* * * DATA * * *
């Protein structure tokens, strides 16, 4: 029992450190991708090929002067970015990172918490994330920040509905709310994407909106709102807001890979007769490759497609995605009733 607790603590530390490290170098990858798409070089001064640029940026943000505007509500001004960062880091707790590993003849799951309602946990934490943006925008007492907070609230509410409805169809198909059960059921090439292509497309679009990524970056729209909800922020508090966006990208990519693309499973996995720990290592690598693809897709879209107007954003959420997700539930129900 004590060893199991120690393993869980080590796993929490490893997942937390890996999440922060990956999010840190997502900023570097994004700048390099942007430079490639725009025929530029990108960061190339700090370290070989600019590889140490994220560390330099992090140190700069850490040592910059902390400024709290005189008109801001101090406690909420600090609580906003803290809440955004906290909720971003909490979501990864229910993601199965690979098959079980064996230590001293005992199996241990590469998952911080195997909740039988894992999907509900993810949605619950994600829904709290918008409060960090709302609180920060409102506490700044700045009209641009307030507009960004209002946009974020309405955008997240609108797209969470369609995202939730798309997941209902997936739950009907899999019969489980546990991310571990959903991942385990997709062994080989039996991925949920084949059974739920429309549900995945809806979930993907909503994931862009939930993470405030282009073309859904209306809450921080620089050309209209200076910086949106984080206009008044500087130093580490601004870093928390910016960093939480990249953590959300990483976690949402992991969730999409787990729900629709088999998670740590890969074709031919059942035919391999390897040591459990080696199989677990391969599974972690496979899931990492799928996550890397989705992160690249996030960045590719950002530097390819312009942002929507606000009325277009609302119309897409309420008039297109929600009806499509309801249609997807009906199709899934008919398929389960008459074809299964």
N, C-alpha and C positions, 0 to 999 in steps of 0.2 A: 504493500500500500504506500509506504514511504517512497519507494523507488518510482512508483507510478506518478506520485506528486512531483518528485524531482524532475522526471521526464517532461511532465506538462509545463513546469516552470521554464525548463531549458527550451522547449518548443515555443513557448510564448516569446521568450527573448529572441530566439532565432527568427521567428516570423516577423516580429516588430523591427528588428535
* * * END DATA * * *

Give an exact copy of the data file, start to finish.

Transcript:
């Protein structure tokens, strides 16, 4: 029992450190991708090929002067970015990172918490994330920040509905709310994407909106709102807001890979007769490759497609995605009733 607790603590530390490290170098990858798409070089001064640029940026943000505007509500001004960062880091707790590993003849799951309602946990934490943006925008007492907070609230509410409805169809198909059960059921090439292509497309679009990524970056729209909800922020508090966006990208990519693309499973996995720990290592690598693809897709879209107007954003959420997700539930129900 004590060893199991120690393993869980080590796993929490490893997942937390890996999440922060990956999010840190997502900023570097994004700048390099942007430079490639725009025929530029990108960061190339700090370290070989600019590889140490994220560390330099992090140190700069850490040592910059902390400024709290005189008109801001101090406690909420600090609580906003803290809440955004906290909720971003909490979501990864229910993601199965690979098959079980064996230590001293005992199996241990590469998952911080195997909740039988894992999907509900993810949605619950994600829904709290918008409060960090709302609180920060409102506490700044700045009209641009307030507009960004209002946009974020309405955008997240609108797209969470369609995202939730798309997941209902997936739950009907899999019969489980546990991310571990959903991942385990997709062994080989039996991925949920084949059974739920429309549900995945809806979930993907909503994931862009939930993470405030282009073309859904209306809450921080620089050309209209200076910086949106984080206009008044500087130093580490601004870093928390910016960093939480990249953590959300990483976690949402992991969730999409787990729900629709088999998670740590890969074709031919059942035919391999390897040591459990080696199989677990391969599974972690496979899931990492799928996550890397989705992160690249996030960045590719950002530097390819312009942002929507606000009325277009609302119309897409309420008039297109929600009806499509309801249609997807009906199709899934008919398929389960008459074809299964």
N, C-alpha and C positions, 0 to 999 in steps of 0.2 A: 504493500500500500504506500509506504514511504517512497519507494523507488518510482512508483507510478506518478506520485506528486512531483518528485524531482524532475522526471521526464517532461511532465506538462509545463513546469516552470521554464525548463531549458527550451522547449518548443515555443513557448510564448516569446521568450527573448529572441530566439532565432527568427521567428516570423516577423516580429516588430523591427528588428535